One foot out the door

In tech-driven hotbeds of modern capitalism, one of the most shocking signs of change can be found in the plight of the incredible shrinking tenure. In the 1960s and ’70s, lifetime employment was the norm, and corporate warriors in the ’80s and ’90s dedicated decades to a single company.

Now employees stick around for a meagre two to three years. Corporate loyalty seems like a quaint idea great-grandfather once believed in. Whether it’s a message from a headhunter on LinkedIn, or dissatisfaction with the job itself, it’s only a matter of time before the temptation to jump ship becomes too much.

In the world of tech, there are too many companies willing to pay too much to fill too many roles. For better or worse, it’s reality. Even notably non-tech economies aren’t protected from this brave new world as this hurricane of change will soon impact all cities and economies. Consider yourself warned.

The rules have changed

Before software began to eat the world, before the great speed-up, and before remote work was the norm, business was easier to predict. Managers kept employees happy, productivity high, and turnover low by simply paying more at every annual review and promising a title bump if only the individual worked harder.

Back then, the rule of the ladder was simple: keep climbing straight up no matter what gets in the way. Change of career: start over. Have a baby: try again. Spend too much time with family: do not pass go.

This linear brute-force approach was true in the larger market, but that too has changed. Hyperconnectivity and hyperactivity mean an unhappy customer armed with only a YouTube channel and a respectable following can flap her wings in China and cause a PR hurricane that disrupts the course of a business in Chicago. In this climate, culture is the only sustainable competitive advantage businesses have. And purposefully designing it is the only way to survive the knock-about, drag-down, relentless world of business. From here on out culture rules, and it is everyone’s job.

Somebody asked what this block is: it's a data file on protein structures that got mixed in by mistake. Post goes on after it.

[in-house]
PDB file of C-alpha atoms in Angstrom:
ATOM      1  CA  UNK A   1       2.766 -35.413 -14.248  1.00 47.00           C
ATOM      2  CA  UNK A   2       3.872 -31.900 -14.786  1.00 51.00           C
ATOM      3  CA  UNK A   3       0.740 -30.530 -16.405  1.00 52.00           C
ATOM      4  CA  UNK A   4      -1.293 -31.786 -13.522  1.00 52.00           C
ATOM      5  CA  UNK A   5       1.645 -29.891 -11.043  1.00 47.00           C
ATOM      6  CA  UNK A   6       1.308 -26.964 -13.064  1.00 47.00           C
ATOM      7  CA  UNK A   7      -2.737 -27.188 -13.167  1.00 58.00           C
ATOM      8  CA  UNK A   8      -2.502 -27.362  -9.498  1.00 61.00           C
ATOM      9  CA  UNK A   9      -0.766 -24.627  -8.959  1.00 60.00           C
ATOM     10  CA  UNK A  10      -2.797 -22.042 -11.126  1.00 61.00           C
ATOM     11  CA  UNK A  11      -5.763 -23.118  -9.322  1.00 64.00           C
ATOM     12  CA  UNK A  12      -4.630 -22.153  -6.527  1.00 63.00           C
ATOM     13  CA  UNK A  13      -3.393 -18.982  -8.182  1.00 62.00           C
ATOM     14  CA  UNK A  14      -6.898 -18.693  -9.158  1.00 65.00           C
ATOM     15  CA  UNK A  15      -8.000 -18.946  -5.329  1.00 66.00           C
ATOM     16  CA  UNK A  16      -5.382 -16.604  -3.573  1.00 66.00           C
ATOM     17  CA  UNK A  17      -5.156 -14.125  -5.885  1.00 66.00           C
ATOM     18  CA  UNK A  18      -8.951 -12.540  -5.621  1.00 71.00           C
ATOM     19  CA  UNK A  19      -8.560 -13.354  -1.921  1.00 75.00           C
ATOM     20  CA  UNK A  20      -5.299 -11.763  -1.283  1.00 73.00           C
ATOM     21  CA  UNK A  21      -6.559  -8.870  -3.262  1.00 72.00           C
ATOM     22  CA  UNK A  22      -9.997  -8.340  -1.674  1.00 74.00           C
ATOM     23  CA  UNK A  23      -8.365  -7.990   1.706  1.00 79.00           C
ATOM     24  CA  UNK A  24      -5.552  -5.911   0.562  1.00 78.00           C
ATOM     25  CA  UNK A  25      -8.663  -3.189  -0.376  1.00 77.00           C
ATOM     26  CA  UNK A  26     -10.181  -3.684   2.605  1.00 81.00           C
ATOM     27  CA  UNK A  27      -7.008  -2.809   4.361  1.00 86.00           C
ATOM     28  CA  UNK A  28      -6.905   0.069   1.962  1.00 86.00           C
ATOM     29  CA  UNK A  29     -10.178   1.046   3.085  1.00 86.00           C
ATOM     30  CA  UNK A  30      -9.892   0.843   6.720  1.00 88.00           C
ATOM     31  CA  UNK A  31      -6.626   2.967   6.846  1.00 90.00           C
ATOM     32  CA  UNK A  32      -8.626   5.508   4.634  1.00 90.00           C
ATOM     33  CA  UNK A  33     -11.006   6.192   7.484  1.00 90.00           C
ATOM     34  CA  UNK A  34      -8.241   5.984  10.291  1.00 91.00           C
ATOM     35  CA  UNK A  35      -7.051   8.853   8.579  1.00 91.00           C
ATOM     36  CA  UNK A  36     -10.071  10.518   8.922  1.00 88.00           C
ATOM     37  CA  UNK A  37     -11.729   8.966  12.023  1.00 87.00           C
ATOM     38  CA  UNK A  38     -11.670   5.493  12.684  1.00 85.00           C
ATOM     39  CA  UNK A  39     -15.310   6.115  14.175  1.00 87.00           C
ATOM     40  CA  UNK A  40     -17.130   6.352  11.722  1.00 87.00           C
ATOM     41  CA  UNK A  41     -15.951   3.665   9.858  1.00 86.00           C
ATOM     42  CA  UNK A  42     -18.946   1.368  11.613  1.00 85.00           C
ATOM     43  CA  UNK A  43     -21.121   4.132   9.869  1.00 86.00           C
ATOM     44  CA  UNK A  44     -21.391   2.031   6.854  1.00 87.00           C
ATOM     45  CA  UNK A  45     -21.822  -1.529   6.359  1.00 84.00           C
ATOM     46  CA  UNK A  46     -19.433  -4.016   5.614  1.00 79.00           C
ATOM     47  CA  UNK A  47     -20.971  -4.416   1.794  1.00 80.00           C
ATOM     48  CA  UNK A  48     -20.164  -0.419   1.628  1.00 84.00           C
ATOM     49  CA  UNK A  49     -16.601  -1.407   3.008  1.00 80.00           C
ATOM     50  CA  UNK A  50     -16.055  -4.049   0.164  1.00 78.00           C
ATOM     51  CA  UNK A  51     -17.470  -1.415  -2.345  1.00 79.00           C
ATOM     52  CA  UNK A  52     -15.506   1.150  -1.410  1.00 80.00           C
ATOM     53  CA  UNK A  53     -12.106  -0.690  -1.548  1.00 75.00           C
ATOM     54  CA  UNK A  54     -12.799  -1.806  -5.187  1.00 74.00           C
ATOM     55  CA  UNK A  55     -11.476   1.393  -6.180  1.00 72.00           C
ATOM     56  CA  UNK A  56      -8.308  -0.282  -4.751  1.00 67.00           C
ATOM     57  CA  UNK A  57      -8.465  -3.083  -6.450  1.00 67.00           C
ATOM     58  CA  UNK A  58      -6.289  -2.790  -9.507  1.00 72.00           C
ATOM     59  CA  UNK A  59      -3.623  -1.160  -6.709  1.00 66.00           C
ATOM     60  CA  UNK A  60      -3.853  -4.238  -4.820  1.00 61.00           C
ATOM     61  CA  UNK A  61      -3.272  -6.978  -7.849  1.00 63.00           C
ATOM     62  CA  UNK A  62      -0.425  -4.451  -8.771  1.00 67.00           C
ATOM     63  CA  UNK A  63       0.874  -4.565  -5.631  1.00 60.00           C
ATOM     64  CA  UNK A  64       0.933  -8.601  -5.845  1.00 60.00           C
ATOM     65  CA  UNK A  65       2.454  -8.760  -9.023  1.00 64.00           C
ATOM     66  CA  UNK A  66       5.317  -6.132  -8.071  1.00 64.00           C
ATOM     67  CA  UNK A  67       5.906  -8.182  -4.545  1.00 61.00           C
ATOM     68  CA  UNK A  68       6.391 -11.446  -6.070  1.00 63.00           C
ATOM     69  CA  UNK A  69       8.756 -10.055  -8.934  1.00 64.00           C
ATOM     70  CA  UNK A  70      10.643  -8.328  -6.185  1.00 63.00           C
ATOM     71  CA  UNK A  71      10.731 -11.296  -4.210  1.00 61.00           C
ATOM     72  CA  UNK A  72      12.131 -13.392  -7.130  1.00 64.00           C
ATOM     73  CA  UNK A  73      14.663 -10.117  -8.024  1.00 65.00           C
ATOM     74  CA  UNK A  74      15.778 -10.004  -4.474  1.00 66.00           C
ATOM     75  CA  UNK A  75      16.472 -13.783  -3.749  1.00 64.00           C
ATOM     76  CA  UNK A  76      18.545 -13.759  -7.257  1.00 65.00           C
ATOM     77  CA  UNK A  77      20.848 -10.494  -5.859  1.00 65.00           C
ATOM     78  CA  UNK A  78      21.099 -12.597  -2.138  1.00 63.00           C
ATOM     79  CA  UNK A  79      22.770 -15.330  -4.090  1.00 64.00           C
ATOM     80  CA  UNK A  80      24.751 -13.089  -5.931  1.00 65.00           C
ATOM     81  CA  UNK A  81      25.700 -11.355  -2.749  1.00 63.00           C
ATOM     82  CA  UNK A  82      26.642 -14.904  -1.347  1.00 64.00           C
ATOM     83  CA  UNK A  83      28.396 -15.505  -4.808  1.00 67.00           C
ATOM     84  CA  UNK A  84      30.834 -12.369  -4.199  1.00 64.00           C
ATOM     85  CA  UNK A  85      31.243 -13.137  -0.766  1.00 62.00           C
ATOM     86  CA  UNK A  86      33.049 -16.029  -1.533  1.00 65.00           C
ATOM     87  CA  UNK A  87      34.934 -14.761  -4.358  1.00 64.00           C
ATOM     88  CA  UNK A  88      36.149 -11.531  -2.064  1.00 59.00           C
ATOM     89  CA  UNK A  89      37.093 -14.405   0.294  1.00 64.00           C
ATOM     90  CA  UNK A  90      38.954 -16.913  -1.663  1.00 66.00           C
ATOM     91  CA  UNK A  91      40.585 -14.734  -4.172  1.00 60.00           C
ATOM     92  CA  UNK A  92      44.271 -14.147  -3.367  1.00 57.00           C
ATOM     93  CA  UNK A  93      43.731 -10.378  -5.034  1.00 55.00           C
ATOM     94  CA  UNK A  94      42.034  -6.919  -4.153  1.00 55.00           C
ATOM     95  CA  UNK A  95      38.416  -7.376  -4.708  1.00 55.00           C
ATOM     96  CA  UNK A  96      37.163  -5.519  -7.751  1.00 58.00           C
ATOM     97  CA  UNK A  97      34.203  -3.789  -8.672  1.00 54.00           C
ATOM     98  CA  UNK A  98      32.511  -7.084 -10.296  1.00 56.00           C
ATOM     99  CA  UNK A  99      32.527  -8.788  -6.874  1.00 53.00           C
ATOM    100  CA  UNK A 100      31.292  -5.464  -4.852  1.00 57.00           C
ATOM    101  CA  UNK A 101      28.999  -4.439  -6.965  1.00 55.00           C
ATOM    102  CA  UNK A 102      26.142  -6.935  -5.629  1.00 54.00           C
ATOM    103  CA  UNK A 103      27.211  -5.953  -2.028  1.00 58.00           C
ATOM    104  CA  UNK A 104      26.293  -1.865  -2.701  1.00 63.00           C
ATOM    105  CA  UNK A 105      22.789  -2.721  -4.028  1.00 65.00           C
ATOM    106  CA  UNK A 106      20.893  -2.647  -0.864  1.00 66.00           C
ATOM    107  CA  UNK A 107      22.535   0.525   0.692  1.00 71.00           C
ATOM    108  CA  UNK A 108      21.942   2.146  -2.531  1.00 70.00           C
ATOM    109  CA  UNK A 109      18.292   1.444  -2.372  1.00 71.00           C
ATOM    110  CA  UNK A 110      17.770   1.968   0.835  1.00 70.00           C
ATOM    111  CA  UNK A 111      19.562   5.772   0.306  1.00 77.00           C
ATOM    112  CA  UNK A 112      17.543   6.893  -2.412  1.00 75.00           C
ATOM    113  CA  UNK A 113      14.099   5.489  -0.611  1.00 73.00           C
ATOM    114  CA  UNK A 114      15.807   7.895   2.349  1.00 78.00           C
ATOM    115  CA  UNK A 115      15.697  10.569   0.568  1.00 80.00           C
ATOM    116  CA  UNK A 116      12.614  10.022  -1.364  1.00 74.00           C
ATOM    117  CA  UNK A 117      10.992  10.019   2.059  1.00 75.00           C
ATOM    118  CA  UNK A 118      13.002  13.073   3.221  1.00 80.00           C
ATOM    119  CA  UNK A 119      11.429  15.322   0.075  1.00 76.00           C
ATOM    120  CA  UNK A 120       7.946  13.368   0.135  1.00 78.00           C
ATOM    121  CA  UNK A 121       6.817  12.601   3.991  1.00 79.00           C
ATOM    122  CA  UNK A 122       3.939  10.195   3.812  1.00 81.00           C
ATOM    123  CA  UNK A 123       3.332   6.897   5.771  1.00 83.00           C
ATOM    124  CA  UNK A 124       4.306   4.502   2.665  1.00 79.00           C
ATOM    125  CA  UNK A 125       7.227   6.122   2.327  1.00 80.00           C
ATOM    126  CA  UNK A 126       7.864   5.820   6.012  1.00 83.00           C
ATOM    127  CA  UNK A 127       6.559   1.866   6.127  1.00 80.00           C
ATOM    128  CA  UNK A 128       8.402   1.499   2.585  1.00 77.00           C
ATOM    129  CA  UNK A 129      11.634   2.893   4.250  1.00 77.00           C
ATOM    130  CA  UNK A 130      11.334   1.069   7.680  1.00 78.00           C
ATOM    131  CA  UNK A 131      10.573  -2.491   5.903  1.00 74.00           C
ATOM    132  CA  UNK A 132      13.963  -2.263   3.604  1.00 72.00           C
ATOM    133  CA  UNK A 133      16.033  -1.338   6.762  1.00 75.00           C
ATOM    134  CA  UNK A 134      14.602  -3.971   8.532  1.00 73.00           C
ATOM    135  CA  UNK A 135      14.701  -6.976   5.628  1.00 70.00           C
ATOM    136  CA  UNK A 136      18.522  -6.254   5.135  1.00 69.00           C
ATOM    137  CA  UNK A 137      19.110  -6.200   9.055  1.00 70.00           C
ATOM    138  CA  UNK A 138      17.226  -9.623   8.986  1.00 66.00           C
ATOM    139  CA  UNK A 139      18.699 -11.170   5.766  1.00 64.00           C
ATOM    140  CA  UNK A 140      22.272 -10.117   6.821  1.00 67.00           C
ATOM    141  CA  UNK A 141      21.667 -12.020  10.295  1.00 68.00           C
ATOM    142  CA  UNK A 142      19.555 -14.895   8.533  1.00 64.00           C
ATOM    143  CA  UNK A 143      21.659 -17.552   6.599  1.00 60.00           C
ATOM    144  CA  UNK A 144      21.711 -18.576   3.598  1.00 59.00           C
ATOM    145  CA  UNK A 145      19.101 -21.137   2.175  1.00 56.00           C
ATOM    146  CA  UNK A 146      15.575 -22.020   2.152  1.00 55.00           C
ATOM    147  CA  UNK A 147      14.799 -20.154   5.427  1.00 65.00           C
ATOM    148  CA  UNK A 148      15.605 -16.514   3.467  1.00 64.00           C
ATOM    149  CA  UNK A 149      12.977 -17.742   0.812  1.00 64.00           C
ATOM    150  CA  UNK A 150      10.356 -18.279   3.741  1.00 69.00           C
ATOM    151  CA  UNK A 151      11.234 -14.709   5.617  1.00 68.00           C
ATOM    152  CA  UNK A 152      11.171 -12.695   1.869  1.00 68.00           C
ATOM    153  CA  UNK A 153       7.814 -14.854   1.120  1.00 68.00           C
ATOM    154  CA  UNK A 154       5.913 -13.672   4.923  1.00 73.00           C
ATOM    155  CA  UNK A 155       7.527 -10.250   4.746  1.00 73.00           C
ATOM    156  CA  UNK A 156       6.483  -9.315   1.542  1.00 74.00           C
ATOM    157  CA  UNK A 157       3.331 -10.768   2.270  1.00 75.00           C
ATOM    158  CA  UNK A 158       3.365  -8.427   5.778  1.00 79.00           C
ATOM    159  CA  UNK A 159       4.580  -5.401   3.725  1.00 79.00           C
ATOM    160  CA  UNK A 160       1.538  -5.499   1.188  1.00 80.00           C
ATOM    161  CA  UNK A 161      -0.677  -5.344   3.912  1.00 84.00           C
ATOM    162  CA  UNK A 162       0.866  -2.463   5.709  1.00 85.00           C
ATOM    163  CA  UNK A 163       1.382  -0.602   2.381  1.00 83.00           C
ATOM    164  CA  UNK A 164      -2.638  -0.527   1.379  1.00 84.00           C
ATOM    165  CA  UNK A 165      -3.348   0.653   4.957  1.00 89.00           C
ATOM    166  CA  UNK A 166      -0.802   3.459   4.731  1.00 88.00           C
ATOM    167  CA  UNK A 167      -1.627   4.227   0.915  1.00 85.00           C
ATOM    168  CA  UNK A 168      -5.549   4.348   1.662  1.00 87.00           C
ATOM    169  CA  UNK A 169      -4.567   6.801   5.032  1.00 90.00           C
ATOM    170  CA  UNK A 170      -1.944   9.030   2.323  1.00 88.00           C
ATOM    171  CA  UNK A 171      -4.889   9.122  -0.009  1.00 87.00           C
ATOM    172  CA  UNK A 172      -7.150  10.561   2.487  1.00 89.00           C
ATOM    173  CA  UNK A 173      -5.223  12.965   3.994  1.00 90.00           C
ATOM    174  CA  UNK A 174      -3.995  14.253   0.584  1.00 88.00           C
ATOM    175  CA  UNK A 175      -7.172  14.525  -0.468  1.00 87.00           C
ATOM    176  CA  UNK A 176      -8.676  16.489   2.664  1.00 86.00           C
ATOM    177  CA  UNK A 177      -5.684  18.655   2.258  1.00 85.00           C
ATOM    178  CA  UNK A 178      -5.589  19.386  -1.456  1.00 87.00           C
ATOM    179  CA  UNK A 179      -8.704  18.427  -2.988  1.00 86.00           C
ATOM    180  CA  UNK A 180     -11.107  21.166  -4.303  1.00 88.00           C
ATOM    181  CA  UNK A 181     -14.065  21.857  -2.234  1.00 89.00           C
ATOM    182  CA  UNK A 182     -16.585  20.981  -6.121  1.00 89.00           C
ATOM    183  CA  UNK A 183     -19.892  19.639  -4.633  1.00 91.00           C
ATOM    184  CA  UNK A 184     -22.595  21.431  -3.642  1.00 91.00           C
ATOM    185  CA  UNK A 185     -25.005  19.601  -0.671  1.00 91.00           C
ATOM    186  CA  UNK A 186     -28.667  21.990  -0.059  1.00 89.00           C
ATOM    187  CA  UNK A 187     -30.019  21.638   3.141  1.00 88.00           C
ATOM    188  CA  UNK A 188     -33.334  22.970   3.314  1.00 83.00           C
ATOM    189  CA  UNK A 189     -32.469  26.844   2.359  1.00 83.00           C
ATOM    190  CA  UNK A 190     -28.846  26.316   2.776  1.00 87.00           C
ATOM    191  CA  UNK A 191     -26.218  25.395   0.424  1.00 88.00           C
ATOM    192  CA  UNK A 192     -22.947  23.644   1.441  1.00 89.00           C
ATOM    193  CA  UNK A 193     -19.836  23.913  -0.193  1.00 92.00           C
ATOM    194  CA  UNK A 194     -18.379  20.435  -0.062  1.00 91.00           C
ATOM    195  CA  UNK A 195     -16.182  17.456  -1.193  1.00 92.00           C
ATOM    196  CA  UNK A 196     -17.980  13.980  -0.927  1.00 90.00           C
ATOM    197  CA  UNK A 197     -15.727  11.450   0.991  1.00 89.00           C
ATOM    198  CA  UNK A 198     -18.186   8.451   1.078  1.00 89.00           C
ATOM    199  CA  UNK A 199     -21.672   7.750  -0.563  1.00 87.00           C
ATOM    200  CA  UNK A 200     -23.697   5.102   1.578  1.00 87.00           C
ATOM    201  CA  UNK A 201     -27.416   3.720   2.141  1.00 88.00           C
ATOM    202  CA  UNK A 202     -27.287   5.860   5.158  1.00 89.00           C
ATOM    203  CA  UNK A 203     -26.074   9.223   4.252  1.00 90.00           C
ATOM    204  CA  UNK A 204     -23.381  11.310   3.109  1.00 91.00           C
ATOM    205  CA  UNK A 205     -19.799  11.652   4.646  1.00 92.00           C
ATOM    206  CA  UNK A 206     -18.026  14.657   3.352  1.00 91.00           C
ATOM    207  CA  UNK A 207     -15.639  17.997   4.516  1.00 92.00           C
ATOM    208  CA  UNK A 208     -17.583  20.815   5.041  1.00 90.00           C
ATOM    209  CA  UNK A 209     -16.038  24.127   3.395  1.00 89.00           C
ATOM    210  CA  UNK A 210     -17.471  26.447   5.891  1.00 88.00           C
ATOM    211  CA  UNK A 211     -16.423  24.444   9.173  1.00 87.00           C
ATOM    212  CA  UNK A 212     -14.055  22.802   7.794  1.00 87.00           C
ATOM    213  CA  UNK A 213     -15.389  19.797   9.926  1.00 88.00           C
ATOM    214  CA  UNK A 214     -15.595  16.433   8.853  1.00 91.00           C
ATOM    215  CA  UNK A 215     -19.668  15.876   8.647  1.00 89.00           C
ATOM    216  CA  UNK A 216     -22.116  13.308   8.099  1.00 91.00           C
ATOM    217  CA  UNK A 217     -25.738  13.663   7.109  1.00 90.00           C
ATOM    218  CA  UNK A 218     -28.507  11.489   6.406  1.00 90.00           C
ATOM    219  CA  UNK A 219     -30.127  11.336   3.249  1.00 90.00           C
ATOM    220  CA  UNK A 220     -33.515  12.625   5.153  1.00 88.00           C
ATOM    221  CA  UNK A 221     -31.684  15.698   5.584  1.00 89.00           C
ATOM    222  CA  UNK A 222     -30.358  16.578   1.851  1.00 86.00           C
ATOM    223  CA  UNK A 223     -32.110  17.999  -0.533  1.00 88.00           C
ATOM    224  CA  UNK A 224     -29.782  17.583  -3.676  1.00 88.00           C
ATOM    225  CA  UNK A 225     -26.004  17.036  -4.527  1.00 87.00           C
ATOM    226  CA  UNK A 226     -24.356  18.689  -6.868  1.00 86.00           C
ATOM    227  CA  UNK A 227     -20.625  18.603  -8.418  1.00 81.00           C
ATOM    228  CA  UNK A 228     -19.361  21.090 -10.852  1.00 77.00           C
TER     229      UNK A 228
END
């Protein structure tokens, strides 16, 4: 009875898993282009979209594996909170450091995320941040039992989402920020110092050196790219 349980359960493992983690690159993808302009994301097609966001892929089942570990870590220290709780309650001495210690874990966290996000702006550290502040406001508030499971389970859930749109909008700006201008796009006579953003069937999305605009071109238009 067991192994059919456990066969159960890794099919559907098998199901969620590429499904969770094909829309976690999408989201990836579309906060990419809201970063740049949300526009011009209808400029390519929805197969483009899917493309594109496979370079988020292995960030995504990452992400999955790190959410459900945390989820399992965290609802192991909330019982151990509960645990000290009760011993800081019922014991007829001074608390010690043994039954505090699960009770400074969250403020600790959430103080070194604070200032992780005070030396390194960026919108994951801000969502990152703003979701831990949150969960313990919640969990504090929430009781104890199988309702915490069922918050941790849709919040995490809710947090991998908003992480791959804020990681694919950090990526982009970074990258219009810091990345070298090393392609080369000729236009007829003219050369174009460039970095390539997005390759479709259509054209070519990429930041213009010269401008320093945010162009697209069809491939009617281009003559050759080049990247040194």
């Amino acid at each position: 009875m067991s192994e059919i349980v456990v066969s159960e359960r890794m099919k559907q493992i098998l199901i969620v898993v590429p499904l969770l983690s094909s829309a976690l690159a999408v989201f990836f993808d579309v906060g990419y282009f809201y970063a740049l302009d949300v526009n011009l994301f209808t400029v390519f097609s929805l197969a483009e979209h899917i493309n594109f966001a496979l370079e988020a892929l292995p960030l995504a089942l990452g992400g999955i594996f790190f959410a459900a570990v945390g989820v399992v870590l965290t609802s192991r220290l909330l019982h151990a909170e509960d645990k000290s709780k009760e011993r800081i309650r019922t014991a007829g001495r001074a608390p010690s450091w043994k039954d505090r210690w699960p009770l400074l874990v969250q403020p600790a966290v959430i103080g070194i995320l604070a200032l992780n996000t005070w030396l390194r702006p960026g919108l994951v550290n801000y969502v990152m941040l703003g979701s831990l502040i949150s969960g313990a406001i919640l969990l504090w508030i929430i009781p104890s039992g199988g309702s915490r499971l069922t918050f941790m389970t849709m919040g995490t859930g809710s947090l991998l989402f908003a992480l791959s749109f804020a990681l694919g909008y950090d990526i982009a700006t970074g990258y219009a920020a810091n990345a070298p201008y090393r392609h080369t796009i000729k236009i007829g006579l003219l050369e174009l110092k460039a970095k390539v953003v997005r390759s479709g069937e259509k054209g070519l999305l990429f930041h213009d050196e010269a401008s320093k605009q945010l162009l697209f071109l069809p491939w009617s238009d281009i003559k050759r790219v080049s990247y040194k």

Regardless if your title is CEO, senior manager, associate, or contractor, every choice you make is the cause and effect of the organisation’s culture. Mastery will require not just assigning a person to be responsible for the care and upkeep of culture, but a team dedicated to the task of its support and implementation.

Like finance and operations, culture isn’t a problem to be solved; but a business function to be supported, evaluated, and applied. Business has changed so radically, even the war for best and brightest isn’t one you can win — at least not with dollars and donuts.

As more work becomes knowledge work, and digital tools enable anyone with a laptop to earn from anywhere, the question every business leader has to ask is ‘why us?

Why you?

In high-demand, low-unemployment economies like Silicon Valley, and more broadly the connected world, the tendency has been to throw money at culture problems like talent acquisition and retention.

Unfortunately, even free food, fancy buildings, and sky-high salaries no longer slow turnover. Seasoned executives who have got used to these perks that provide short-term satisfaction working are worried. As more work becomes knowledge work, and digital tools enable anyone with a laptop to earn from anywhere, the question every business leader has to ask is “why us?”.

It sounds like an unanswerable lament, but it’s a very practical query. Top-tier organisations, and those that want to be, better have a compelling answer to why anyone would choose to work with them for more than a season.

As corporate lifecycles and markets accelerate, leaders must grapple with how to create an ecosystem of intrinsically motivated employees, who work together for the benefit of the company, their team, and each other. Business leaders now know that they need an outstanding company culture to find, keep, and engage the best employees. The next challenge they face is how.